Students coming back from their summer break did not expect barricades to surround our campus, closing off half of the school, as construction is underway.
However, this is nothing new for students as construction has been ongoing since early 2020. To elaborate, as part of Huntington Park High School’s $150-million “Comprehensive Modernization Project,” they have aimed to add new classroom buildings, a new gym, a new outdoor pool, and more.
Nonetheless, construction has caused considerable trouble for some teachers and students alike.
“Construction has inconvenienced me because over the last two years I’ve had to switch classrooms. That meant moving not only textbooks but materials and a lot of the resources that I have back and forth,” stated Dr. Daniel Alamo, social studies teacher.
Noticeably more students have been arriving late to their classes as they have to walk around the construction. Students are only given an appalling 6 minutes to get to their classes even though there are factors that make that difficult. These factors include the path becoming crowded with students, only one route, and classes ending late. The school has not yet extended passing periods.
“I’ve seen students get returned to the office for tardy passes, even if their class was all the way across campus. I feel like the administration should take action to extend passing periods,” said Alondra Barahona, senior.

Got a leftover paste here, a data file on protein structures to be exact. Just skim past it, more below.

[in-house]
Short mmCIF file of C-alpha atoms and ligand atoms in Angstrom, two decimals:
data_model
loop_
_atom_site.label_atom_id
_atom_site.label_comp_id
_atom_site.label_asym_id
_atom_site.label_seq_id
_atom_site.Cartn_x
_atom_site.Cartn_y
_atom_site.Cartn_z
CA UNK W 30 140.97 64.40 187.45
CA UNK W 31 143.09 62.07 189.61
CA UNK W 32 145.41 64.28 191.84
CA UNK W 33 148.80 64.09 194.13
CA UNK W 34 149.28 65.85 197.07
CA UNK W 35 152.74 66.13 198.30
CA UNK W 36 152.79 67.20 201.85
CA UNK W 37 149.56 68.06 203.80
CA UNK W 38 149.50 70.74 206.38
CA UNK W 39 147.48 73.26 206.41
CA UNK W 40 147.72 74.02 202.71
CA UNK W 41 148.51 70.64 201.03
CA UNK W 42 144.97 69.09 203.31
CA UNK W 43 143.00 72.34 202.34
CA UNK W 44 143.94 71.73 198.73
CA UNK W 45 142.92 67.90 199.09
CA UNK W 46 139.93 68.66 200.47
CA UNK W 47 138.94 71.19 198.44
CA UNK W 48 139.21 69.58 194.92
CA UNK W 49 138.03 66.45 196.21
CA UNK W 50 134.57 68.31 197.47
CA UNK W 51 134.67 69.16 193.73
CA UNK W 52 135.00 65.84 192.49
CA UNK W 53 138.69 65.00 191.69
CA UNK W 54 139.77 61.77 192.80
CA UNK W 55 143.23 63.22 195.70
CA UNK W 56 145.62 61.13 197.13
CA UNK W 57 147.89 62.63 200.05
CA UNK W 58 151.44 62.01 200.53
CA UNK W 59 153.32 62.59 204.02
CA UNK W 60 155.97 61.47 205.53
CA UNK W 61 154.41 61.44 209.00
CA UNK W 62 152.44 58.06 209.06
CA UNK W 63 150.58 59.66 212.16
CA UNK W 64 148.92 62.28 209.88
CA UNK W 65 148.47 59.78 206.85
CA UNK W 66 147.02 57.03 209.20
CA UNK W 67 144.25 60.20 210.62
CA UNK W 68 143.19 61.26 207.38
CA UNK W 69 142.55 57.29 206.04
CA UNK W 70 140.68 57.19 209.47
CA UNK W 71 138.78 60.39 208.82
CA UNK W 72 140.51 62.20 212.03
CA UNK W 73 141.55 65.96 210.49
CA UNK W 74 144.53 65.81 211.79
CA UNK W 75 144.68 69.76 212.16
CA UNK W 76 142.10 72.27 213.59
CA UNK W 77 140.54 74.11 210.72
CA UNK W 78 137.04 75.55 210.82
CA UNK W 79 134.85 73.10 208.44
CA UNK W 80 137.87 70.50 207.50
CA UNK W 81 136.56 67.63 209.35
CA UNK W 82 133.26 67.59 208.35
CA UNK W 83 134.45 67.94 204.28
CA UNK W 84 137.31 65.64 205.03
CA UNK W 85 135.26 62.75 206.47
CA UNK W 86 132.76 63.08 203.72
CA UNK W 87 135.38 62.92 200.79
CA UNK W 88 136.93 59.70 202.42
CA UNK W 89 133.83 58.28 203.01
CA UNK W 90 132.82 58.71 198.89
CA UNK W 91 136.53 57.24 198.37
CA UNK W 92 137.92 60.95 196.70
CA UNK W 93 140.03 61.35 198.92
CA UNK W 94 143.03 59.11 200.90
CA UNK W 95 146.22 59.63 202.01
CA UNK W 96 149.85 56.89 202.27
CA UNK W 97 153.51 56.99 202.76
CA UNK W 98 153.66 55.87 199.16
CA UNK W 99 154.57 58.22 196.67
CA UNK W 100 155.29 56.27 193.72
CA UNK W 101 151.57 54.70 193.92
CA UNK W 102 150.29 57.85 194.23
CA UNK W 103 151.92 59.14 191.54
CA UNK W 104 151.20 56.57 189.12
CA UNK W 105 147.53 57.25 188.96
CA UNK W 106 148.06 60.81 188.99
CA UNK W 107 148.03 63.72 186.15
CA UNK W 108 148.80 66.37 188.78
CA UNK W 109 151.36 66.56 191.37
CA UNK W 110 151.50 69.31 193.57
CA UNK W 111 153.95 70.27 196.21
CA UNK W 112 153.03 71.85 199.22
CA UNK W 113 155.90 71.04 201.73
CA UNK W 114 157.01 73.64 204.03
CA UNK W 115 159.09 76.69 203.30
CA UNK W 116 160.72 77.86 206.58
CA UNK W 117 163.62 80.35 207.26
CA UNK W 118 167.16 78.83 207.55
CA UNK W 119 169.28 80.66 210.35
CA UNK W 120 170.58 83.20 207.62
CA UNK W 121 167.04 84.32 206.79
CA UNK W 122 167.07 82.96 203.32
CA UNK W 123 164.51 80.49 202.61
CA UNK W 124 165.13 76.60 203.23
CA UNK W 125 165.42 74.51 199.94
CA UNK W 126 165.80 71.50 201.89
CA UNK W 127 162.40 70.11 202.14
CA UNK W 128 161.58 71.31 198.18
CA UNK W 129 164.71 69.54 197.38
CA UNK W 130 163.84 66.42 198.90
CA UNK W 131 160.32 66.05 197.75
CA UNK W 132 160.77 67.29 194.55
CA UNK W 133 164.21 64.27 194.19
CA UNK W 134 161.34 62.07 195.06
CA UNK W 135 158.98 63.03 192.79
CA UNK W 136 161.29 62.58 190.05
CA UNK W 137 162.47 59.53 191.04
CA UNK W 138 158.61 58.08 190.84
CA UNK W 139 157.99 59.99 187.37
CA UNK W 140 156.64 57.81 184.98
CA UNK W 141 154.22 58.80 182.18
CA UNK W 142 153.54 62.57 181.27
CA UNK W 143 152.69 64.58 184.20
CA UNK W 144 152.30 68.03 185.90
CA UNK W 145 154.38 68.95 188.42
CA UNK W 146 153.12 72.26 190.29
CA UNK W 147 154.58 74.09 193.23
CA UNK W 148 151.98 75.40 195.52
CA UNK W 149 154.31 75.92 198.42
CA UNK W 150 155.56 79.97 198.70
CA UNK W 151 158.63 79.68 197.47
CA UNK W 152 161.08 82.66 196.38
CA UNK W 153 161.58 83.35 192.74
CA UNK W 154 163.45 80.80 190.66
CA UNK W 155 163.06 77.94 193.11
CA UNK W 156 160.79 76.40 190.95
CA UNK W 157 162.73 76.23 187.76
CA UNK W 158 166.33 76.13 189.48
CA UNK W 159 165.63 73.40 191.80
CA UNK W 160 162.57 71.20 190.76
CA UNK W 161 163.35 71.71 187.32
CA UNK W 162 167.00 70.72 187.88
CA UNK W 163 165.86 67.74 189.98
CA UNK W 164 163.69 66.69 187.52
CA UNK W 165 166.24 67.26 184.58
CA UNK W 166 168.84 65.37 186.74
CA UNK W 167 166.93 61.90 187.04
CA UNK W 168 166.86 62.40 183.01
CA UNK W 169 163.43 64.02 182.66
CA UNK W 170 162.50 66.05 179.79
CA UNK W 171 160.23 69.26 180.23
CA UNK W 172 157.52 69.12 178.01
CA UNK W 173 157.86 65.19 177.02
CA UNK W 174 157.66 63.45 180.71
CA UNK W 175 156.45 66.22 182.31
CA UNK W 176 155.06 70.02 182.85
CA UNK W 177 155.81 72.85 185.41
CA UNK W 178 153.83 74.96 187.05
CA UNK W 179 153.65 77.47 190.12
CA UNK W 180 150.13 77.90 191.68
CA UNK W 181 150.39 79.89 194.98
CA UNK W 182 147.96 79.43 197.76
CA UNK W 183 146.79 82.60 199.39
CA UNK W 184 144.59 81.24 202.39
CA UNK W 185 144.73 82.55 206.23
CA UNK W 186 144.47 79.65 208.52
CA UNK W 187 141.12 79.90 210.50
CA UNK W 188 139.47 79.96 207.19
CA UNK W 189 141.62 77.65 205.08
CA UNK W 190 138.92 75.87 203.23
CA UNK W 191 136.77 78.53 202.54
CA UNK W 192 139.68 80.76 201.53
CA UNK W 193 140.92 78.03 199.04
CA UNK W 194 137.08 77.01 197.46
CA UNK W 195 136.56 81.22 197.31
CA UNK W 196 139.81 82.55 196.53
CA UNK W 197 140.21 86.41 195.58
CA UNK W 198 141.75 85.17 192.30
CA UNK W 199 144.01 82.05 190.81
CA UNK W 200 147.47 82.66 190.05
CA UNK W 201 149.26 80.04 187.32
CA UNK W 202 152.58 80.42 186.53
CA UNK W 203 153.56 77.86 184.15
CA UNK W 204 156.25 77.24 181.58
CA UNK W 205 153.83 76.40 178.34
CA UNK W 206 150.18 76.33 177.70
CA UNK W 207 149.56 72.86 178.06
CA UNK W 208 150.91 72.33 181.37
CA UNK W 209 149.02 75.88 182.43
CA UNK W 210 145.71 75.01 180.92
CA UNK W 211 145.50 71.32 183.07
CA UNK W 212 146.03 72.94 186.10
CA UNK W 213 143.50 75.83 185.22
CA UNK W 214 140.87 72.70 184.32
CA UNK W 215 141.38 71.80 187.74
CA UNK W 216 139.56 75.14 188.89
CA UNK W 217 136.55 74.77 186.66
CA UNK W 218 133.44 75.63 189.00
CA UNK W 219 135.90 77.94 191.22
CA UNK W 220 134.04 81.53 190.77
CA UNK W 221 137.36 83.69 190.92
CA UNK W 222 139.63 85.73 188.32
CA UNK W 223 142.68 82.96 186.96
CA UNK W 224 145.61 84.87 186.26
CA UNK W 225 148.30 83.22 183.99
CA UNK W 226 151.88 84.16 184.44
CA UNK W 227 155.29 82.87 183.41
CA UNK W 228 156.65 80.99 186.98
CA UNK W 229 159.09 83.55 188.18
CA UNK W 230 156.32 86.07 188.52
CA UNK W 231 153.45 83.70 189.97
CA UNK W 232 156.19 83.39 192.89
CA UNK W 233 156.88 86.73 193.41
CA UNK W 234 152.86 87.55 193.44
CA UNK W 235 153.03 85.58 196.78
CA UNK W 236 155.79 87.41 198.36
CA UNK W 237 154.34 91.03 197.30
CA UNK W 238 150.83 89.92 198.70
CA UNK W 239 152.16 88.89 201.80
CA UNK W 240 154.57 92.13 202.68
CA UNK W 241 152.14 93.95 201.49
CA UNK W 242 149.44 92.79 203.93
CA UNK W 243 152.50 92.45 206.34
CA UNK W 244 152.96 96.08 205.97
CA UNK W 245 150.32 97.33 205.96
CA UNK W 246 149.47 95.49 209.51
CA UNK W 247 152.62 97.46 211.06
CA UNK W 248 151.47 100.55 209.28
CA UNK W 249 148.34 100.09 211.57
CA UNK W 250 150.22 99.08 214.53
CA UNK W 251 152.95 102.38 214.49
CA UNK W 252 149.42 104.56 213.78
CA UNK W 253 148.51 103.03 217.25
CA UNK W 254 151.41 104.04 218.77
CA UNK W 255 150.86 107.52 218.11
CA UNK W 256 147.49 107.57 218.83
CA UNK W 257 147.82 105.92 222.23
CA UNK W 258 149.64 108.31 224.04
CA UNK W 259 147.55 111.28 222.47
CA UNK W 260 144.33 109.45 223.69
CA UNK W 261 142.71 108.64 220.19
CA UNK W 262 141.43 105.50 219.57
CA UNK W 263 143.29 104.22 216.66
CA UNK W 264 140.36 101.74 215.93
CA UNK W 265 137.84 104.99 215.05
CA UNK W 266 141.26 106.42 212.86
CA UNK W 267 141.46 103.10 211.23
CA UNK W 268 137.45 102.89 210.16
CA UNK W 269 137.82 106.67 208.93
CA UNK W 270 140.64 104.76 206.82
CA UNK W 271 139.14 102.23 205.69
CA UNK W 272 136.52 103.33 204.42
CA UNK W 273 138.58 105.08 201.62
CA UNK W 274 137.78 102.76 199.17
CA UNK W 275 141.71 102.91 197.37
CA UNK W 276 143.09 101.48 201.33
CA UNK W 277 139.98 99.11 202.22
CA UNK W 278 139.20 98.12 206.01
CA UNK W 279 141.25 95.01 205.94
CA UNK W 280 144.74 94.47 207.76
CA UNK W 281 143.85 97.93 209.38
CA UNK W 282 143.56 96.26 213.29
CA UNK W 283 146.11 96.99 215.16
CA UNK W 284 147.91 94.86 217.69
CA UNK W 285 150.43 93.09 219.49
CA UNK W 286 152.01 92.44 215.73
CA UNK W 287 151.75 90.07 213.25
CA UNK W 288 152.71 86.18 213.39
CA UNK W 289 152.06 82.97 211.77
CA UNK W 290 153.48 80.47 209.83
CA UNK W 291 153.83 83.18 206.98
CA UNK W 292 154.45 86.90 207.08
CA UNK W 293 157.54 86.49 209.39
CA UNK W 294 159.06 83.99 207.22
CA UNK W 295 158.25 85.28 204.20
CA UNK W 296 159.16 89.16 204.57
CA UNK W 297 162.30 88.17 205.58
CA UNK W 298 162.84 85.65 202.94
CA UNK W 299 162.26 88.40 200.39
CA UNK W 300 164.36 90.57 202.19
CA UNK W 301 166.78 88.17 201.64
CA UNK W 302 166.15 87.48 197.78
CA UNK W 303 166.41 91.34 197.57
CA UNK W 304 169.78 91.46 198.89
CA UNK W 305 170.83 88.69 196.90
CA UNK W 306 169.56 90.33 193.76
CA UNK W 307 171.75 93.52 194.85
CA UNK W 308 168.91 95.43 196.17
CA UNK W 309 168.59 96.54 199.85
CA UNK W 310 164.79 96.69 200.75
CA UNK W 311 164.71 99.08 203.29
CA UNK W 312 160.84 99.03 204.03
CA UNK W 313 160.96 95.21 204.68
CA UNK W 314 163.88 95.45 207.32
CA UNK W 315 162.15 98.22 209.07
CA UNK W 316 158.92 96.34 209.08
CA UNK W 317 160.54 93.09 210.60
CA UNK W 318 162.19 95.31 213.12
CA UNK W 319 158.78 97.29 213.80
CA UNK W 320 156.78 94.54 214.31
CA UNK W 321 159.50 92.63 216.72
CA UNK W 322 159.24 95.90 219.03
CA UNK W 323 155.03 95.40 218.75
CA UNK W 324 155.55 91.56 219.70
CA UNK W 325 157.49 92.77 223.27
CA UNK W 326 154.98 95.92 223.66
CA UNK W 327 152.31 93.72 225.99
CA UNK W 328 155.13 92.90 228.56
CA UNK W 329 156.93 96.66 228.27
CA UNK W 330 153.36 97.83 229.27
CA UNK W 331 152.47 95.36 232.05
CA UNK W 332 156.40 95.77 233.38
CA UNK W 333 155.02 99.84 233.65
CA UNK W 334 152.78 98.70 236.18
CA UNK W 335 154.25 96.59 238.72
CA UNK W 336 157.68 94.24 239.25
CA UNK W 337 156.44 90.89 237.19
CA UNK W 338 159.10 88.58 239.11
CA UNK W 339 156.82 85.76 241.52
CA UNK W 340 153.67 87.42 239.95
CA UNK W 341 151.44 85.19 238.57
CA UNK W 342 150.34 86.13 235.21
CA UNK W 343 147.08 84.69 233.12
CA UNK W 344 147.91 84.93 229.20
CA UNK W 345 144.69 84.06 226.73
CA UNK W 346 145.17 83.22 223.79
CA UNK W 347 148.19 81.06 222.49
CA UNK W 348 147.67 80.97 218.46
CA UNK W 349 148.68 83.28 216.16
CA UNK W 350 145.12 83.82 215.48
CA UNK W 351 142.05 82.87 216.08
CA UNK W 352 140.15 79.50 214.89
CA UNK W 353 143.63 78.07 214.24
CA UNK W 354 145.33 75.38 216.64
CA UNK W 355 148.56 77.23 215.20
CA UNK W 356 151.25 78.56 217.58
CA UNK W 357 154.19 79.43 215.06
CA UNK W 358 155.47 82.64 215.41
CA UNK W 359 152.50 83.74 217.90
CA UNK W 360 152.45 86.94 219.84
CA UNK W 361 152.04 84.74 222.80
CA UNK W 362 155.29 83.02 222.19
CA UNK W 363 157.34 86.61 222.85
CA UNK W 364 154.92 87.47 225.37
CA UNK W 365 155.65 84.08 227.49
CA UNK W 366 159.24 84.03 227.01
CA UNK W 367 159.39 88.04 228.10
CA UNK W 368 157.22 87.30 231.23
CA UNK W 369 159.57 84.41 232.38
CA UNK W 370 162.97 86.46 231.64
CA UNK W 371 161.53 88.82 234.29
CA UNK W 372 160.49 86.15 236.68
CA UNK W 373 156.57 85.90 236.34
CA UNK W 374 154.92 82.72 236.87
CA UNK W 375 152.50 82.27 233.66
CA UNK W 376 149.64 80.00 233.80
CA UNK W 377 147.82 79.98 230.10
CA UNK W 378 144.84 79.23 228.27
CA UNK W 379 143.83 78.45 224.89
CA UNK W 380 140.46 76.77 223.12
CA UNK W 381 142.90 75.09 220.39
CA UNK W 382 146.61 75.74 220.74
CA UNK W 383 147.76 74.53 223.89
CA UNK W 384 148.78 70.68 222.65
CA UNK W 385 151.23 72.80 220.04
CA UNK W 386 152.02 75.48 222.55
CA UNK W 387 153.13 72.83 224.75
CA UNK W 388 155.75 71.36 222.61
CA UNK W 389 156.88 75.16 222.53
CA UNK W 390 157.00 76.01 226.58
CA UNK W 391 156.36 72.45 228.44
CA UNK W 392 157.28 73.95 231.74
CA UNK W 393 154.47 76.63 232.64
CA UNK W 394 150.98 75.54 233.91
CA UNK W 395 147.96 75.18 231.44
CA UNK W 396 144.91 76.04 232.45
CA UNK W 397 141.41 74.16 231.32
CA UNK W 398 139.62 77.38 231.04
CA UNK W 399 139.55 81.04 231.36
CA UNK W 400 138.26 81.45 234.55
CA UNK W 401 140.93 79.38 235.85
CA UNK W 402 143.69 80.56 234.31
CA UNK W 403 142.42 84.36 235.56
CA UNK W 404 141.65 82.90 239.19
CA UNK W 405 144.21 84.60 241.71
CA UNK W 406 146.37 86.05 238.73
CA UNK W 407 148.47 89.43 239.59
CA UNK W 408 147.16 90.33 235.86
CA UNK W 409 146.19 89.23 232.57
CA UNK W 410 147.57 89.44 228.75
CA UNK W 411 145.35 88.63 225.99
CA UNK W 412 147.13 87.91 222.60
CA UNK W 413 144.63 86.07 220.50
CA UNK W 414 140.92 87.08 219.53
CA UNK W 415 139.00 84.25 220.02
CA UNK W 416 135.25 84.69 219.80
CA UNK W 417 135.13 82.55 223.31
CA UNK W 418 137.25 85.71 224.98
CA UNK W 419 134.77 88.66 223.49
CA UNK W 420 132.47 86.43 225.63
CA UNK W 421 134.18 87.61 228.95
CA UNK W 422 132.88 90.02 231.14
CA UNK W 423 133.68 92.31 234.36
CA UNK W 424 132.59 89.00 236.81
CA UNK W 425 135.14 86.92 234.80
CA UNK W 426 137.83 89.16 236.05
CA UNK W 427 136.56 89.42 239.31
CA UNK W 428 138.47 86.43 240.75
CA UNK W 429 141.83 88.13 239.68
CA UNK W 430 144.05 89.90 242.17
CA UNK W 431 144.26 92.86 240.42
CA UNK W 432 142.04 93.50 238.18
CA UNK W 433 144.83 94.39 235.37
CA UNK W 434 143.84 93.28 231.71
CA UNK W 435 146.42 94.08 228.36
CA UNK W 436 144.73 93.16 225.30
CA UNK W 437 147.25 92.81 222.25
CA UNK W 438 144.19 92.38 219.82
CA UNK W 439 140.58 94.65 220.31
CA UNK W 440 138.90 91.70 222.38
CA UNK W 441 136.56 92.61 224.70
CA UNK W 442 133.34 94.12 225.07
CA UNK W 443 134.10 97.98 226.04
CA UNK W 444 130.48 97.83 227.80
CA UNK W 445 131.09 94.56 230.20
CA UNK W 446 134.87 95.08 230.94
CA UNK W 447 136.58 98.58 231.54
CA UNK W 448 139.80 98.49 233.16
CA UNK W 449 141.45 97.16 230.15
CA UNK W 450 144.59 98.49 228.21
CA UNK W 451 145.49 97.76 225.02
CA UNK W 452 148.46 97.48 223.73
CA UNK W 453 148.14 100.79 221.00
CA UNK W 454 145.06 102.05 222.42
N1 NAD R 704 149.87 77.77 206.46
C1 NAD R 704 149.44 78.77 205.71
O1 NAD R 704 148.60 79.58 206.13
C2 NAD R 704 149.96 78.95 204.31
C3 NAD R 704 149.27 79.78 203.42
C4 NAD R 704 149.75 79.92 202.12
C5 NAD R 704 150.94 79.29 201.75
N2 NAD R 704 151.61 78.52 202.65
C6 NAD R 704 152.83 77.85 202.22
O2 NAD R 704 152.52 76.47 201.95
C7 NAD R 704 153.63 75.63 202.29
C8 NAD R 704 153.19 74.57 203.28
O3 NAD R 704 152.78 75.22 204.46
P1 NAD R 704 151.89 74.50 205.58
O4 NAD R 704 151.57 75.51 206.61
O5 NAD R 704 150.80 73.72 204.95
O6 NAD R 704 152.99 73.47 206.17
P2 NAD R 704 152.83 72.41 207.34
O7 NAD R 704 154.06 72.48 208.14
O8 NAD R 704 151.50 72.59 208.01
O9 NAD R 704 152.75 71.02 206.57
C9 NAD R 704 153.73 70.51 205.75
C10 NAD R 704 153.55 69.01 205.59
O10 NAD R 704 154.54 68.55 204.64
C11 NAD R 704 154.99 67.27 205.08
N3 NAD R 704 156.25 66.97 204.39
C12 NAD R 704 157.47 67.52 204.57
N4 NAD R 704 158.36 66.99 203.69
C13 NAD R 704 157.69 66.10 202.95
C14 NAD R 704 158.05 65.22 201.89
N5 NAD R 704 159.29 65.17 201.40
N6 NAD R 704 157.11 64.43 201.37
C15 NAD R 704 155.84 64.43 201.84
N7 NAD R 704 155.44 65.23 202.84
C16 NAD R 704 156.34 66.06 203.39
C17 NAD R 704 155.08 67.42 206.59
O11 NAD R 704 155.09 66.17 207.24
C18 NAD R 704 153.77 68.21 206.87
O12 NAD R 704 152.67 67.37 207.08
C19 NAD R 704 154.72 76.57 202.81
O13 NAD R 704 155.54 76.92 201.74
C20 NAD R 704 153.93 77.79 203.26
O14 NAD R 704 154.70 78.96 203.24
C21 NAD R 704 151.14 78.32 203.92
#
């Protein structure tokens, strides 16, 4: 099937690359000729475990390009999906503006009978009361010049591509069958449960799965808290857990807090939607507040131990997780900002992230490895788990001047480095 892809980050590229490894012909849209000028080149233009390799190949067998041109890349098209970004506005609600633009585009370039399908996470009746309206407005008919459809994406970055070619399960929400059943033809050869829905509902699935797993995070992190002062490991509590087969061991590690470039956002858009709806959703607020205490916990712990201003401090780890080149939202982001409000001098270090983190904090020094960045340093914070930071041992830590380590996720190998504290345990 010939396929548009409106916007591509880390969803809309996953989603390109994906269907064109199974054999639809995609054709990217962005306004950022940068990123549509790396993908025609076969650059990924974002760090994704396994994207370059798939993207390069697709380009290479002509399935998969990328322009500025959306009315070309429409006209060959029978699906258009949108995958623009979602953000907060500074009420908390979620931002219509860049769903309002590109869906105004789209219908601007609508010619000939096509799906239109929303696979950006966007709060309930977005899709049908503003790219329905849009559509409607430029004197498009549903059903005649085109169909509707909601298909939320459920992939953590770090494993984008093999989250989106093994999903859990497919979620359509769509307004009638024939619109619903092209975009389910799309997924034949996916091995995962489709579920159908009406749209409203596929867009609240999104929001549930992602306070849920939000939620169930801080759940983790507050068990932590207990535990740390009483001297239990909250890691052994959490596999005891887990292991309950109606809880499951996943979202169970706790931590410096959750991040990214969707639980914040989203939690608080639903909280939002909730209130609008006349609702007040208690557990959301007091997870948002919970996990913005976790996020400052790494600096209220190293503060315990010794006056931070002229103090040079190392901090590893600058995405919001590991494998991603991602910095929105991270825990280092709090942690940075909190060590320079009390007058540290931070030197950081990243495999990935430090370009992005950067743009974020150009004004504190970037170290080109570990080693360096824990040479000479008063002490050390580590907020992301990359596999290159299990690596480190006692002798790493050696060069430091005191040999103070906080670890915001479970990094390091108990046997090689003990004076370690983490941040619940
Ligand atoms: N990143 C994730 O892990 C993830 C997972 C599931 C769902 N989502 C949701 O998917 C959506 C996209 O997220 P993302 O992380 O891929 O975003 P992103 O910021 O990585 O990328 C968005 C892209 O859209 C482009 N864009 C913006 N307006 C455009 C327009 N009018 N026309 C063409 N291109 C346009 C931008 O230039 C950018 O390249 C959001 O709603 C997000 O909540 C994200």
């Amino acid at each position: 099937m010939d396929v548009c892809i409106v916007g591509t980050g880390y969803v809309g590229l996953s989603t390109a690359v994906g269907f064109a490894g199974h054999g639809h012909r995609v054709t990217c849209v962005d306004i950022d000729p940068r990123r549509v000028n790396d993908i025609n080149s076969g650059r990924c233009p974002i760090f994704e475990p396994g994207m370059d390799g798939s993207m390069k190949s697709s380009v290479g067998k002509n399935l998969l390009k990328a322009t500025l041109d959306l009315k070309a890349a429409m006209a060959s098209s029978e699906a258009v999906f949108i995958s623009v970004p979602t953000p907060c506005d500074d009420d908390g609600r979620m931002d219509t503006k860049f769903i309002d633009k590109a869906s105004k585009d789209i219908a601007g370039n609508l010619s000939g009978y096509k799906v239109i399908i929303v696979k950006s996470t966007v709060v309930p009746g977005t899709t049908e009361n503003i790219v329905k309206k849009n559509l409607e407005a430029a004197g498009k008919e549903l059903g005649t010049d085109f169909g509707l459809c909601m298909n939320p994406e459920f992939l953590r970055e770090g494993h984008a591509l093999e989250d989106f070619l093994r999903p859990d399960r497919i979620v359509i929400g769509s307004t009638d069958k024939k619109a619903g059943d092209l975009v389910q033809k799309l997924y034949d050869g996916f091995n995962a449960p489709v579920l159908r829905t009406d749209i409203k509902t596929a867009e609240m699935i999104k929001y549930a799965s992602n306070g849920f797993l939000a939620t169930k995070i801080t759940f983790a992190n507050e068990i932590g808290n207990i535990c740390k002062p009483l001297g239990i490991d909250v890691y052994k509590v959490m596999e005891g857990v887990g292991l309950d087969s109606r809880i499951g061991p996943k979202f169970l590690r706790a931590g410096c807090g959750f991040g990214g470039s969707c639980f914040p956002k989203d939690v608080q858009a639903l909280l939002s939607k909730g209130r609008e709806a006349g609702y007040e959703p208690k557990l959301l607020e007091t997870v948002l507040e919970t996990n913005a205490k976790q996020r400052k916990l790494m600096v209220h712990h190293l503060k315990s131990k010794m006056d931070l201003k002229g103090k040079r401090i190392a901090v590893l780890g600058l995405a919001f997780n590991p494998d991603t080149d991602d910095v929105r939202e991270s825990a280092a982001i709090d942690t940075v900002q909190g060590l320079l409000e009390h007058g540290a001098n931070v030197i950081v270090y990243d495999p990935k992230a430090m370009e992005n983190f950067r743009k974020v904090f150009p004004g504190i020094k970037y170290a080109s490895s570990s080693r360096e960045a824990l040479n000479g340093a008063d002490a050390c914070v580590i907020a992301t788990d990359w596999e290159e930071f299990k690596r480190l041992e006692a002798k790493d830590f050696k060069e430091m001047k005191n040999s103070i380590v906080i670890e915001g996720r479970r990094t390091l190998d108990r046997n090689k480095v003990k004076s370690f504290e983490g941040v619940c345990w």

Many students have expressed their concerns about construction happening during school hours. For example, on September 1st, several classrooms experienced multiple power outages and HVAC issues. With California’s recent heat wave, students had trouble completing their assignments as they didn’t have access to AC or an internet connection.
Despite this, others have voiced different opinions.
“I know that the administration is trying to open a new route … it’s tough because the construction is out of their hands,” said Jose Rodriguez, social studies teacher.
It will take time for the administration to make adjustments for the students to have a more comfortable learning environment. For the moment, the students and teachers have to deal with these inconveniences.
A lot of people have said that the construction has made the campus feel incomplete and disconnected, weakening the school spirit. When construction finally ends, students and teachers will breathe a sigh of relief, as future students will have access to more amenities.
Administrators should take action towards solving this construction problem rather than punishing students.
Written by Luis Ramirez
Photos credits Spartan Shield